Why Should Every Software Development Team Have a Product Designer?

Pedro Bacelar
March 24, 2023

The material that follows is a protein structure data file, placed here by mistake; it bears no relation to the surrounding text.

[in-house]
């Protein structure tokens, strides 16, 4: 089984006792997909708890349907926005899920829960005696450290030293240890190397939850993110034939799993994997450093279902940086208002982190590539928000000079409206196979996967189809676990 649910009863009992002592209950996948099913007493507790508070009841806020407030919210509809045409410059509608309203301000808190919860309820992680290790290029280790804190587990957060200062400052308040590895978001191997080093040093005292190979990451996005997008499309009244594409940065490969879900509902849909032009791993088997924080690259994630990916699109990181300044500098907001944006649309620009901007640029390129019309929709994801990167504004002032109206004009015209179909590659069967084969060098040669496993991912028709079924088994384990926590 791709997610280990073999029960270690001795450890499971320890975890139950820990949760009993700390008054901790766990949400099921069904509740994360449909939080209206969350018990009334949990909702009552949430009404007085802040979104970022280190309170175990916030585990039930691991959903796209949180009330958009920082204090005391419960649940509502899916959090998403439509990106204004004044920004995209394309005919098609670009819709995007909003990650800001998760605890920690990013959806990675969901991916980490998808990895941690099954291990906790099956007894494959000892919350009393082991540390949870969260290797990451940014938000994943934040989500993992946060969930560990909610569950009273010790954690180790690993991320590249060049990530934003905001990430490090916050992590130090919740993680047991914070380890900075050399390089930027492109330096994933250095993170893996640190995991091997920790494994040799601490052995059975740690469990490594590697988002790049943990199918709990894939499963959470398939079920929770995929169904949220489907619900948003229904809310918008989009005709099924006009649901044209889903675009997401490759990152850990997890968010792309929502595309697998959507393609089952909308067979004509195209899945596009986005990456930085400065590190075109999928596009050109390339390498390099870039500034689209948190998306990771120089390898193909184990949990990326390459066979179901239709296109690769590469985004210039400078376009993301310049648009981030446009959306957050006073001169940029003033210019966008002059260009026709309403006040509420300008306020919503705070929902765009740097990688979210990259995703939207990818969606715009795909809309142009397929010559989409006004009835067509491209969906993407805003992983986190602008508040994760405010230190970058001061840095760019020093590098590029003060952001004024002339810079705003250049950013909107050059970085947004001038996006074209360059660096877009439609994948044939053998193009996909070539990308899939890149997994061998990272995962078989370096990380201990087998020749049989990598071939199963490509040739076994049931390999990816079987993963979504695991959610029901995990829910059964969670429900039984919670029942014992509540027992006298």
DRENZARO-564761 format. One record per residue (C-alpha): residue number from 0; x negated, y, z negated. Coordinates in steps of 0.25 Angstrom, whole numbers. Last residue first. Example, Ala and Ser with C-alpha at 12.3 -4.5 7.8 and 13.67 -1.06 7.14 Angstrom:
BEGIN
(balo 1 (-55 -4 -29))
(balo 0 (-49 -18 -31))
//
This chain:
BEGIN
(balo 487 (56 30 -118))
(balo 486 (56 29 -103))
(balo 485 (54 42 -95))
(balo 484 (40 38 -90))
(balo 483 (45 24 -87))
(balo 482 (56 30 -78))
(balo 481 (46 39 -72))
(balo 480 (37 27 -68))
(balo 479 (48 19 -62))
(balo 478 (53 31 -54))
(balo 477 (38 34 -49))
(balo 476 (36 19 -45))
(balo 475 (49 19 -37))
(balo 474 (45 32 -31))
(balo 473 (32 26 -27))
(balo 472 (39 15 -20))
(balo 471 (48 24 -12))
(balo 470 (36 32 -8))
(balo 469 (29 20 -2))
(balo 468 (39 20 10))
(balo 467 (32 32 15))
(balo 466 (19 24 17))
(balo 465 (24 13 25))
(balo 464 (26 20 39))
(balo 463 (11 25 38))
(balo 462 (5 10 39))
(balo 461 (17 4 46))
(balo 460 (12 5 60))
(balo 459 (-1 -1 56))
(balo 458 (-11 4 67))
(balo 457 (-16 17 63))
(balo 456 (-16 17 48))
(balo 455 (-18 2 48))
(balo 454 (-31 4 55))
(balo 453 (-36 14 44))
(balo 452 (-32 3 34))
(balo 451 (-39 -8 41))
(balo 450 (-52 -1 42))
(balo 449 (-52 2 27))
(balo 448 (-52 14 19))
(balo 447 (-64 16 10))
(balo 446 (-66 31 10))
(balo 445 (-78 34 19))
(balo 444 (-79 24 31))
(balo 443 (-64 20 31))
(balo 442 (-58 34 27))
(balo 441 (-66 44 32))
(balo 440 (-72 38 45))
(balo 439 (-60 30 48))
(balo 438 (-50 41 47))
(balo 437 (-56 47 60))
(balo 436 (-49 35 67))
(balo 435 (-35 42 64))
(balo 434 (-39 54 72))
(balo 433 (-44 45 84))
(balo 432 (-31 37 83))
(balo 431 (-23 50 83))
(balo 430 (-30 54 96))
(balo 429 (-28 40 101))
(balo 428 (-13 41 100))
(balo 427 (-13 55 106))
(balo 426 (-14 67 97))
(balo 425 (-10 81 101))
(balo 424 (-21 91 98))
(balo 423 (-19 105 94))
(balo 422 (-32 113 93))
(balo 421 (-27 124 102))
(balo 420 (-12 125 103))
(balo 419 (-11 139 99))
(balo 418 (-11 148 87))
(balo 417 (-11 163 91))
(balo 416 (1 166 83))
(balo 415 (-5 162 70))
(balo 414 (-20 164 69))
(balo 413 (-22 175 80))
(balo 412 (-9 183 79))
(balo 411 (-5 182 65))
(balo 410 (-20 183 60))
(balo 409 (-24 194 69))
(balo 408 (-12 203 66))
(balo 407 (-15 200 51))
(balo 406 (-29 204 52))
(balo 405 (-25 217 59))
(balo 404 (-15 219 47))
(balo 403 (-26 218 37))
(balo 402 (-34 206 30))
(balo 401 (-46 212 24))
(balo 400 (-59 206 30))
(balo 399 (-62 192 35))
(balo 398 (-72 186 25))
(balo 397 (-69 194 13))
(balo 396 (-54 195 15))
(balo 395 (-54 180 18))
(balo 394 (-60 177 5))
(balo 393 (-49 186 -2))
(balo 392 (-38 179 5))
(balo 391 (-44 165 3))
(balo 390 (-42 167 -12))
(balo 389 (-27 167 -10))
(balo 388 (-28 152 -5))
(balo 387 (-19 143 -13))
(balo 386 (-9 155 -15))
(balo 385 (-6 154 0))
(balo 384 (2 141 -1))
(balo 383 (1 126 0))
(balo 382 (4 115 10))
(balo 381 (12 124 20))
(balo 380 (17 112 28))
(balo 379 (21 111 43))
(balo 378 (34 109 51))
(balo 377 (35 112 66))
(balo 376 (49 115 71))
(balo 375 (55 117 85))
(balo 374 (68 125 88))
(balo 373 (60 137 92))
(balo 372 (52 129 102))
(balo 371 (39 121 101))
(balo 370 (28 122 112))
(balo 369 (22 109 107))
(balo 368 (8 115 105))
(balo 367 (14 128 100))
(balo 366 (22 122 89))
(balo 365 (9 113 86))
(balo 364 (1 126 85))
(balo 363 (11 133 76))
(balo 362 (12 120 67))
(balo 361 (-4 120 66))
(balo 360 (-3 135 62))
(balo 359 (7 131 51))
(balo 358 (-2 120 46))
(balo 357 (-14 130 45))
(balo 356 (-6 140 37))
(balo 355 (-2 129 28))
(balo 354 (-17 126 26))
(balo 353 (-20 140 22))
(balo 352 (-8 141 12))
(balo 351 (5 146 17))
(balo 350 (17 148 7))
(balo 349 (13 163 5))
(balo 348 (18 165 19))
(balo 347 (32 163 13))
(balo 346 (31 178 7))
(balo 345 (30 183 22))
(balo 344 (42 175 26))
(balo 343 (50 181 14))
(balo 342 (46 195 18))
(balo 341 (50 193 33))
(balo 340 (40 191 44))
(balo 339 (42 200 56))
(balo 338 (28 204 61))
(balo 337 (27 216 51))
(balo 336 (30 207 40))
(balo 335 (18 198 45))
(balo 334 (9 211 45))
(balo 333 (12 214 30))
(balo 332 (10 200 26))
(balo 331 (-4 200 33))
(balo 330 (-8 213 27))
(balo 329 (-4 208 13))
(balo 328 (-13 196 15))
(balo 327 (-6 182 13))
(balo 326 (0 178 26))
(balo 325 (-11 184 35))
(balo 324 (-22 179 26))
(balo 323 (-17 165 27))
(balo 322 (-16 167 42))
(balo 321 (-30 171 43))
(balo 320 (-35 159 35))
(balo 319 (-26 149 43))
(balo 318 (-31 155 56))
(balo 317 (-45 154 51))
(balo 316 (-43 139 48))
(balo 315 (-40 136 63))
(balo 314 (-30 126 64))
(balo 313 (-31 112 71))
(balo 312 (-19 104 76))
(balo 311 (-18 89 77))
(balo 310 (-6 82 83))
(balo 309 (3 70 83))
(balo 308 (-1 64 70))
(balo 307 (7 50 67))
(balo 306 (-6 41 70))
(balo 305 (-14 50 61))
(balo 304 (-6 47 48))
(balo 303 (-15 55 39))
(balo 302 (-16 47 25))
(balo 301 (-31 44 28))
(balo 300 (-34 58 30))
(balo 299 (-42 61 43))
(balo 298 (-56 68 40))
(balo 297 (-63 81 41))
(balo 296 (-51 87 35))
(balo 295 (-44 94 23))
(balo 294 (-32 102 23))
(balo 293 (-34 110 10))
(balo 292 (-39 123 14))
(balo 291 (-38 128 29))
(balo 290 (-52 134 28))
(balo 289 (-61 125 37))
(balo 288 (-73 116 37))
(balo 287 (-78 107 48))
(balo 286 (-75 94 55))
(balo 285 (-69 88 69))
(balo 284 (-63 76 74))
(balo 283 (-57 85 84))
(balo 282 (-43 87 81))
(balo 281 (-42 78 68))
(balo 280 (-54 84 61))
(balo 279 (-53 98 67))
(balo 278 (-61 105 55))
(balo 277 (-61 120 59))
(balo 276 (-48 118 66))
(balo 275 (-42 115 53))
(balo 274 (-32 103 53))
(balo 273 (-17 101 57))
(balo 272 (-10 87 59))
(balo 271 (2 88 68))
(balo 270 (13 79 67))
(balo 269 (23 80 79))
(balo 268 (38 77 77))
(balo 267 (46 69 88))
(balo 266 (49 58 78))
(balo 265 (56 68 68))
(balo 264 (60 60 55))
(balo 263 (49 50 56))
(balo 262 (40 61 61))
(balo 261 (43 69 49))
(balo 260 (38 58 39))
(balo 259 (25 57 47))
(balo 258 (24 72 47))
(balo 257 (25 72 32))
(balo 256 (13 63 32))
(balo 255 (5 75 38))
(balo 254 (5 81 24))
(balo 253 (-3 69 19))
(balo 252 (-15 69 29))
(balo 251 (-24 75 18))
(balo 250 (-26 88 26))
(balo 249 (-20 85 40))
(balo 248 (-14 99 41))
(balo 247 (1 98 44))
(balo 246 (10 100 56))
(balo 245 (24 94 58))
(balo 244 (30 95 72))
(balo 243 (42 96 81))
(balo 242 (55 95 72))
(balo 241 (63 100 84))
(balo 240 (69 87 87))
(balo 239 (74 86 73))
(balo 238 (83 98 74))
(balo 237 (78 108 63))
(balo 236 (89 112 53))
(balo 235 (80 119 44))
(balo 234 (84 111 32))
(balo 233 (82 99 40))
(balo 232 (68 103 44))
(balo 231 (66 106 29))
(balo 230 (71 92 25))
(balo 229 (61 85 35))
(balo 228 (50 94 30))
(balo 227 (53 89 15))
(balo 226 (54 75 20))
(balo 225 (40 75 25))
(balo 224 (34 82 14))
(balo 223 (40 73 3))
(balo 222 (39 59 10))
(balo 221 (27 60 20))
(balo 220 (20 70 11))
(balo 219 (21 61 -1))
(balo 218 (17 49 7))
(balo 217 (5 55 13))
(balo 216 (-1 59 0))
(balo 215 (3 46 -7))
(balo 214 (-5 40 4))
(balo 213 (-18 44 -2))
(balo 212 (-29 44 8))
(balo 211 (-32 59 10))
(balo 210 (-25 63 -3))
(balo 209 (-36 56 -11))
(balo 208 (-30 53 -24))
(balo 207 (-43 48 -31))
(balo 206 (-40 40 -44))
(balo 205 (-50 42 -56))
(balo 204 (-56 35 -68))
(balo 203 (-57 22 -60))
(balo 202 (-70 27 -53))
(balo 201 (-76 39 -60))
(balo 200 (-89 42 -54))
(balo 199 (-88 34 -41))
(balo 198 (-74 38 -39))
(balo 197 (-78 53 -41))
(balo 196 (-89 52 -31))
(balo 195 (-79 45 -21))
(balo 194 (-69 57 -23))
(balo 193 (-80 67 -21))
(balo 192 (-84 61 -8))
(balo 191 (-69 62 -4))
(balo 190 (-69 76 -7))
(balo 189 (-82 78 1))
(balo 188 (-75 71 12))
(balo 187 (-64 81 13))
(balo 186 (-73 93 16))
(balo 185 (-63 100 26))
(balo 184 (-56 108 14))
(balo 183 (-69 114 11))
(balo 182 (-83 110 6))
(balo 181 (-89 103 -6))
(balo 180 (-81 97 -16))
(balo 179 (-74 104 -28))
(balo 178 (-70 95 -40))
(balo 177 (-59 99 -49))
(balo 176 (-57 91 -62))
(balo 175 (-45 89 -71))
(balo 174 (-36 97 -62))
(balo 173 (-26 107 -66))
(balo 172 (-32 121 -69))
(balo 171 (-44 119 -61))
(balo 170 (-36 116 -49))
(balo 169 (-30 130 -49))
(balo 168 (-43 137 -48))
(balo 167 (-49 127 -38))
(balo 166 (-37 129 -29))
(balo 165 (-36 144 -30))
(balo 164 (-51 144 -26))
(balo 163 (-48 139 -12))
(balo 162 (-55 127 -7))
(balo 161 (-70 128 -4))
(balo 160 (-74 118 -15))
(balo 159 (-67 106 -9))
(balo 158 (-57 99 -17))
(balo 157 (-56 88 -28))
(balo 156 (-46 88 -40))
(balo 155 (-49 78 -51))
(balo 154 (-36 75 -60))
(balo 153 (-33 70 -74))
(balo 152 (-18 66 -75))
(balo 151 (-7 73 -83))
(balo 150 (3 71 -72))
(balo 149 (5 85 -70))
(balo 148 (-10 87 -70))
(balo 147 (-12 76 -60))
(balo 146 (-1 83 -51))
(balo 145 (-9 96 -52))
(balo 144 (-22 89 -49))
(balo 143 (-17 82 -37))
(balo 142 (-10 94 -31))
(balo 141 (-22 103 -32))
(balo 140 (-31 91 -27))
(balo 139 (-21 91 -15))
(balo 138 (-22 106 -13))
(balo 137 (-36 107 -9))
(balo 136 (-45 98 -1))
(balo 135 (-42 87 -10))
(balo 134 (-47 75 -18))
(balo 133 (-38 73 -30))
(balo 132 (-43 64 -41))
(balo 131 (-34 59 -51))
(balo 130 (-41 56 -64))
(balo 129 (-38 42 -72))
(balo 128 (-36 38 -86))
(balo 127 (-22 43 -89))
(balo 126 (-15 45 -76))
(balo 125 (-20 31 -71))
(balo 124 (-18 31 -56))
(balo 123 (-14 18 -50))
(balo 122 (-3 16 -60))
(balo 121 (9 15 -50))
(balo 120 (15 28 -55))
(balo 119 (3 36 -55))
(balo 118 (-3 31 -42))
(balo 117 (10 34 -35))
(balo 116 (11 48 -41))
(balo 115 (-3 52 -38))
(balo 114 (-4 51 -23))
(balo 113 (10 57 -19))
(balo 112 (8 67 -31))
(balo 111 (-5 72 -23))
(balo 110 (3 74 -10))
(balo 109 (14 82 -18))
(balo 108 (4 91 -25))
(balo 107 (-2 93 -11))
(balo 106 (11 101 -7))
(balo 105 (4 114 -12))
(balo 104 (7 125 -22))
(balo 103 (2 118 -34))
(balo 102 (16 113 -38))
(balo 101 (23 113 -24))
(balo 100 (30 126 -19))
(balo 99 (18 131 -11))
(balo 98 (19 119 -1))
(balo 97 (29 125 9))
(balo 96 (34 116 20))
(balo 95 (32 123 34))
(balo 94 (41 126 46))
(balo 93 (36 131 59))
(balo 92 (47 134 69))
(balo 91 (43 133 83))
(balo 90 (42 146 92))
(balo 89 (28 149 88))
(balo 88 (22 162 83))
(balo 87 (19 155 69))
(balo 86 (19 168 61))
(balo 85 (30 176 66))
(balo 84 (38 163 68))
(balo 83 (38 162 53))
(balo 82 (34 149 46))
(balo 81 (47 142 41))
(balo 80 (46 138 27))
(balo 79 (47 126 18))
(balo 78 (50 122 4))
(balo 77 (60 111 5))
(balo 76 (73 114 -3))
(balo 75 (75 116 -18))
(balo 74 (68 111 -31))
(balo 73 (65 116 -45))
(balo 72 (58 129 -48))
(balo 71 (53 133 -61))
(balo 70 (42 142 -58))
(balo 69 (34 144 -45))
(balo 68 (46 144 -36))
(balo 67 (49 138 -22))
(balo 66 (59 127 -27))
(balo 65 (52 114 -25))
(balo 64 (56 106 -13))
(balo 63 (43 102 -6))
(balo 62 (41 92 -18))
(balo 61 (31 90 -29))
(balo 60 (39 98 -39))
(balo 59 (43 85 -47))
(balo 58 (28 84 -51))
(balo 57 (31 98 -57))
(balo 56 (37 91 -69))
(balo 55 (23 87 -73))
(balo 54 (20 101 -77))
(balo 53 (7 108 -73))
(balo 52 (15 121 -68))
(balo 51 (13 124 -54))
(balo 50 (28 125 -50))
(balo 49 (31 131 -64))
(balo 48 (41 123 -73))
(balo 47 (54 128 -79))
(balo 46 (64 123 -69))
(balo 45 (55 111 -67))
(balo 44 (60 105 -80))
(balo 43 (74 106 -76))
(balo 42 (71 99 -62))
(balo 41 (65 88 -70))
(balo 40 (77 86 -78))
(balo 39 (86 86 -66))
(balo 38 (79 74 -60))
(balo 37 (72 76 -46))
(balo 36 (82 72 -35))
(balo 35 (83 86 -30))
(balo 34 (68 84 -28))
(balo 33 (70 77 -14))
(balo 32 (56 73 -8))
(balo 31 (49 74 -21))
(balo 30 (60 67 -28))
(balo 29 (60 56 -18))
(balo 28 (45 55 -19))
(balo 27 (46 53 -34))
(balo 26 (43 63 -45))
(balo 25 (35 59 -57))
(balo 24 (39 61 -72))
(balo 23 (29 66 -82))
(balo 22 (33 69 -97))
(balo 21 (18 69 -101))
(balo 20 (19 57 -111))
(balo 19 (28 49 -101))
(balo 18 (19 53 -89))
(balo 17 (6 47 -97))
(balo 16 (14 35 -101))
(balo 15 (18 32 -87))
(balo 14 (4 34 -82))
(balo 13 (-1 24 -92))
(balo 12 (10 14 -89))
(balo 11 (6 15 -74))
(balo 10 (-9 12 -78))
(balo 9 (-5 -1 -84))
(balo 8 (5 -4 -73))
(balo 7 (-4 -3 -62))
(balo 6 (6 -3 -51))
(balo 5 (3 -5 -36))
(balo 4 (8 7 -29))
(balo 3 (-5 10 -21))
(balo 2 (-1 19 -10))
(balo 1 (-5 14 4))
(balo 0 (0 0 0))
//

<p>In a venture capital-constrained environment, businesses are looking for ways to reduce costs and risks while still achieving their goals. One cost-saving strategy is to exclude designers from software development teams. While it can reduce your burn rate, it can also vastly increase the level of risk in your product and business.</p><p>Despite all of the arguments and articles explaining the value of a designer to a project, the truth is that it is common for project managers to ask themselves: <strong>why should I invest in design? Can’t developers take care of launching product features on their own?</strong></p><p>To help you answer these questions once and for all, I've put together the lessons I've learned over my work as a design consultant for the past 10 years.</p><p>In this post, I will show you <strong>why designers are an essential part of a software development team, </strong>while also giving you some tips on how to seamlessly integrate a designer into your process.</p><p>Enjoy!</p><h2 id="why-should-your-software-development-team-have-a-designer-onboard">Why should your software development team have a designer onboard?</h2><p>Well, there are a million arguments about the value of design for the tech industry.</p><p>As a design consultant working with B2B startups and innovation projects for the past 10 years, the most common scenario I’ve encountered in software development teams is a <strong>group composed of founders plus a couple of engineers, and maybe a manager or a tech lead</strong>. They’re focused on bootstrapping the product as rapidly as possible, pivoting, searching for a market fit, and working hard to make investors happy.</p><p>So why does a lean team like this need a designer onboard? Well, it’s fair to say that <strong>you should invest in design because it foments more viable and profitable products, quicker even.</strong></p><p>And why is that true? First of all, flexibility.</p><p>A competent product designer knows that <strong>there isn't a one-size-fits-all approach.</strong> The product design process must be flexible enough to accommodate factors such as budget, maturity, and velocity, among others.</p><p>This means that we should not impose a rigid design process. <strong>Designers should fit into your business strategy to be able to deliver value.</strong></p><p>There are several benefits of having product designers that are capable of adapting their processes and providing business value, such as:</p><ul><li>Designers can prototype your ideas really fast (think days not months);</li><li>Designers support sales and/or customer success to align early adopter customers with sketches, mockups, and presentations;</li><li>Designers can foresee risks and guide the product and engineering team into delivering features with the most strategic value to drive business growth;</li><li>Designers can organize complexity from several conversations with stakeholders and customers, aligning goals and needs and translating that into assets that will guide the feature architecture (prototypes, user flows, specs for engineering, etc.);</li><li>In the long run, designers will help you build a cohesive and trusted product that communicates very well with your business and your market.</li></ul><p>Besides flexibility, <strong>having a designer onboard also helps you avoid unnecessary costs.</strong></p><p>The cost of building the right features in the wrong way is big. Engineers will spend weeks – even months – coding, debugging, migrating, and launching before it’s even clear to everyone if that’s the product the team should be building.</p><p>After all that effort, <strong>there’s the sunk cost</strong>. Engineers will keep maintaining and optimizing features that may not even be adopted or liked by your customers. By the time you get it right, <strong>it may be too late or too expensive to fix it</strong>, and that’s where a product designer comes in handy.</p><p>So ultimately, If you want to <strong>scale from having just a functional MVP to becoming an actual robust business</strong> that thrives in a fast-paced always-changing digital market, having a design operation is pivotal.</p><p>But how do you onboard a product designer into your software development team? Let's take a look at some real examples I had the chance to experience and what I have learned from them.</p><h2 id="how-to-onboard-a-product-designer-into-your-development-team-a-quick-guide">How to onboard a product designer into your development team? A quick guide</h2><p>Alt Legal is a cloud-based software company that helps American businesses to prepare and manage global IP filings. They came to us looking for a complete overhaul of their platform.</p><p>They’ve updated their brand and engineering architecture and wanted to impact the whole US market for IP management. Today, 1000+ offices are powered by Alt Legal, which is recognized as the most elegant and clear product for managing trademarks, patents, copyrights, and more.</p><p>PlusPlus, on the other hand, is a knowledge platform that fast-tracks productivity. They came to us wanting to launch their ideas fast, incorporating large customers like Netflix, Shopify, and Salesforce.</p><p>They wanted to reach all the big tech companies, and the challenge here was to iterate fast, becoming a one-stop shop for learning managers to build training courses, knowledge repositories, company events, mentorship hubs, and much more.</p><p>Based on these and other experiences, <strong>I came up with this handy guide on how to kickstart design in a software development team</strong>:</p><h3 id="1-deep-dive-into-the-project">1. Deep dive into the project</h3><p>First off, the designers should <strong>study the company, their market segment, and their product branding very thoroughly</strong>, even before joining the team.</p><p>Any resources are welcome at this point: pitch decks, marketing research, business plans, internal documentation, brand books, access to demo instances of the product, etc. By doing this brief research, they should be able to understand the overall business intention, general audience, tone, language, and marketing angle (landing pages, social media, etc.).</p><p>Later on, the designer can make deeper research to increase the team’s shared understanding, helping set up a more accurate user persona. But for starters, this should be enough.</p><h3 id="2-align-business-goals">2. Align business goals</h3><p>Secondly, <strong>we need to align business goals so designers know where they should strike first.</strong> Set up calls to introduce the designer to all the relevant stakeholders – product owners, product managers, customer success managers, C-levels, etc. During these conversations, the most important question should be: what business goals are we aiming for?</p><p>Do we want to bring big logos to increase market visibility? Do we want to increase MAUs (Monthly Active Users)? Maybe we want to increase revenue by upselling features to our current customers, by lowering churn, or by reducing customer complaints.</p><h3 id="3-integrate-with-engineering">3. Integrate with engineering</h3><p><strong>The designers must be very close to the engineering team. </strong>They must hear their current struggles, and understand the complexity of the product, features that are requiring a lot of rework, hotfixes, or even the lack of frameworks for defining simple actions.</p><p>Ultimately, these issues cause engineering to work harder but not efficiently to deliver business value.</p><p>Understanding the technical limitations imposed by their current stack will help avoid any unnecessary conflicts between designers and engineers. The end goal is to make engineering more assertive in the features they launch because design helped plan and validate them earlier, increasing the team’s confidence and reducing overall noise.</p><h3 id="4-understand-the-product">4. Understand the product</h3><p><strong>Designers should be able to answer these questions</strong> about the product:</p><ul><li>What areas of the product are most valuable to customers and why?</li><li>What debts contribute more to a bad user experience? (check metrics, customer support tickets, and sales difficulties).</li><li>What design patterns are installed – intentionally or accidentally? They can find this through techniques like Design Inventory or a Heuristic Evaluation.</li><li>Are there any frameworks in place? (design system – third-party or proprietary, Bootstrap, Django Admin, etc.)</li></ul><h3 id="5-get-a-complete-view-of-the-planning">5. Get a complete view of the planning</h3><p>After these priorities and struggles are understood,<strong> the designers must be in contact with the product planning. </strong>If the client already has a defined backlog on a project management tool, it’s key that designers have access to it.</p><p>Designers should be able to get a sense of what’s to come, so they can plan ahead, anticipate issues and suggest validation methods. Are there any hard deadlines we’re trying to achieve? How fast are we moving in terms of launching new improvements/features? And most importantly, how are we prioritizing the next steps?</p><h2 id="how-can-a-product-designer-benefit-your-project">How can a product designer benefit your project?</h2><p>When a business seeks to incorporate design into its mix, it can have very different goals as we saw with the Alt Legal and PlusPlus examples. <strong>But those are not the only ways a product designer can be useful in a software development team</strong>. Here are some other benefits a designer can bring to your project:</p><ul><li><strong>Additional improvements: </strong>this involves making small, iterative changes to the existing product. This approach is often used to address specific problems or improve certain aspects of the product without disrupting its overall capabilities. Incremental improvements can be done faster and with fewer resources compared to a complete overhaul, and they allow organizations to make progress quickly and with minimal risk. However, it's important to keep in mind that this may not address the root cause of major problems, for example, “Why this specific customer segment is not using my product?”;</li><li><strong>Complete overhaul: </strong>a complete overhaul or redesign involves starting from scratch and rethinking the entire product or an entire section of it. This approach is often taken when one or multiple product modules are not meeting the needs of customers and need pivoting, or when new technologies or trends emerge that make the current design become outdated. A complete overhaul requires significant time and resources, but it also provides an opportunity to create a fresh and innovative product that meets the current needs of the market;</li><li><strong>Product spinoff: </strong>this involves creating a new product based on an existing one, but with a different focus or target audience. This approach allows organizations to leverage the existing product's strengths and resources while addressing new market opportunities or user needs. Designers can help understand and operationalize this spin-off, aligning with your core products while also shipping fast solutions to validate its potential.</li></ul><p>In conclusion, <strong>kickstarting a design operation inside an ongoing product is a crucial step toward delivering highly strategic and profitable products</strong>. Whether it's a complete overhaul, incremental changes, or a product spin-off, the needs of the product and its market angle will change over time.</p><p>We believe that it’s very important for product designers to understand these changes and adapt their processes and methods accordingly. A well-structured design operation will not only help keep pace with these changing needs but will also ensure that the product remains relevant and valuable to your customers. By being proactive and flexible, product <strong>designers can play a key role in software development teams</strong> by driving product success and delivering value to your organization.</p><h2 id="key-takeaways">Key takeaways</h2><ul><li>Different stakeholders have different leadership styles and product visions. Designers should be able to adapt focus and methods to build trust with them to be able to set up a successful design operation.</li><li>There isn't a “perfect design process”. It needs to be adapted according to budget, maturity, velocity, etc. Designers should not try to impose a process that is written in stone, finding the right balance is vital.</li><li>After successfully onboarding designers into your team, it’s key to understand how to streamline your operation, which is the subject of the next article: Preparing for Scale: Streamlining Your Design Operations.</li></ul><p>If you already have a design team onboard and want to know how to make it more efficient, check also the article Preparing for Scale: Streamlining Your Design Operations.</p>